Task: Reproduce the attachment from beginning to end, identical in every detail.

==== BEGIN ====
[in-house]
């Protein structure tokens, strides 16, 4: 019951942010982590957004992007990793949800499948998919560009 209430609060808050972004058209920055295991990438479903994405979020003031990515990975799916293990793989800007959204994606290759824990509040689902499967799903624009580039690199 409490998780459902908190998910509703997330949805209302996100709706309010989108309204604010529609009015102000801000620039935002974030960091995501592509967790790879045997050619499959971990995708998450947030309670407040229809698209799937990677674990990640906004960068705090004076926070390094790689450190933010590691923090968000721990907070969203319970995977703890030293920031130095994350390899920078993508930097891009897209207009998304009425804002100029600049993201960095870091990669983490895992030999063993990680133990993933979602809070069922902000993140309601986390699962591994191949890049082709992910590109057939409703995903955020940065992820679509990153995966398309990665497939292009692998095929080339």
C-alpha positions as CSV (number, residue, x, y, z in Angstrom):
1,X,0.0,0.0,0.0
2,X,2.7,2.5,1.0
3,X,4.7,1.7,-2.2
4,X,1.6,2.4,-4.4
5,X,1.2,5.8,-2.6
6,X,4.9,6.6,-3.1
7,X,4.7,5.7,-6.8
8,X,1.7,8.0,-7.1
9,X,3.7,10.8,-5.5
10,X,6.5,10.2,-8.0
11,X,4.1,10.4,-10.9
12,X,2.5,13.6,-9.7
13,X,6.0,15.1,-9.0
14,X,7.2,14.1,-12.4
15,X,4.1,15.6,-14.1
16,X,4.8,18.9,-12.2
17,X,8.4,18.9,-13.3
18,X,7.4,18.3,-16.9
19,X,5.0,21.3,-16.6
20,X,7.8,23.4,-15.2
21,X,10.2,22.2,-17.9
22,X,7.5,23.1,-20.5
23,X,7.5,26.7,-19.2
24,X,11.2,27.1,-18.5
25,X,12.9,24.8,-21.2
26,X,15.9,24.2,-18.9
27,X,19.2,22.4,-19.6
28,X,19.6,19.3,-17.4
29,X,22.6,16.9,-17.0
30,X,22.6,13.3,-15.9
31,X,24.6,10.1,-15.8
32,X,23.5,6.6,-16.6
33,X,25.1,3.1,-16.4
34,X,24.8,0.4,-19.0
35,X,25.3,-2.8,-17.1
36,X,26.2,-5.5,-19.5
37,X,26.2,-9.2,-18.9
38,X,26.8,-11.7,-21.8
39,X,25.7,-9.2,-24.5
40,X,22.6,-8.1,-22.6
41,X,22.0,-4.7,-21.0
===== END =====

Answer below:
[in-house]
């Protein structure tokens, strides 16, 4: 019951942010982590957004992007990793949800499948998919560009 209430609060808050972004058209920055295991990438479903994405979020003031990515990975799916293990793989800007959204994606290759824990509040689902499967799903624009580039690199 409490998780459902908190998910509703997330949805209302996100709706309010989108309204604010529609009015102000801000620039935002974030960091995501592509967790790879045997050619499959971990995708998450947030309670407040229809698209799937990677674990990640906004960068705090004076926070390094790689450190933010590691923090968000721990907070969203319970995977703890030293920031130095994350390899920078993508930097891009897209207009998304009425804002100029600049993201960095870091990669983490895992030999063993990680133990993933979602809070069922902000993140309601986390699962591994191949890049082709992910590109057939409703995903955020940065992820679509990153995966398309990665497939292009692998095929080339």
C-alpha positions as CSV (number, residue, x, y, z in Angstrom):
1,X,0.0,0.0,0.0
2,X,2.7,2.5,1.0
3,X,4.7,1.7,-2.2
4,X,1.6,2.4,-4.4
5,X,1.2,5.8,-2.6
6,X,4.9,6.6,-3.1
7,X,4.7,5.7,-6.8
8,X,1.7,8.0,-7.1
9,X,3.7,10.8,-5.5
10,X,6.5,10.2,-8.0
11,X,4.1,10.4,-10.9
12,X,2.5,13.6,-9.7
13,X,6.0,15.1,-9.0
14,X,7.2,14.1,-12.4
15,X,4.1,15.6,-14.1
16,X,4.8,18.9,-12.2
17,X,8.4,18.9,-13.3
18,X,7.4,18.3,-16.9
19,X,5.0,21.3,-16.6
20,X,7.8,23.4,-15.2
21,X,10.2,22.2,-17.9
22,X,7.5,23.1,-20.5
23,X,7.5,26.7,-19.2
24,X,11.2,27.1,-18.5
25,X,12.9,24.8,-21.2
26,X,15.9,24.2,-18.9
27,X,19.2,22.4,-19.6
28,X,19.6,19.3,-17.4
29,X,22.6,16.9,-17.0
30,X,22.6,13.3,-15.9
31,X,24.6,10.1,-15.8
32,X,23.5,6.6,-16.6
33,X,25.1,3.1,-16.4
34,X,24.8,0.4,-19.0
35,X,25.3,-2.8,-17.1
36,X,26.2,-5.5,-19.5
37,X,26.2,-9.2,-18.9
38,X,26.8,-11.7,-21.8
39,X,25.7,-9.2,-24.5
40,X,22.6,-8.1,-22.6
41,X,22.0,-4.7,-21.0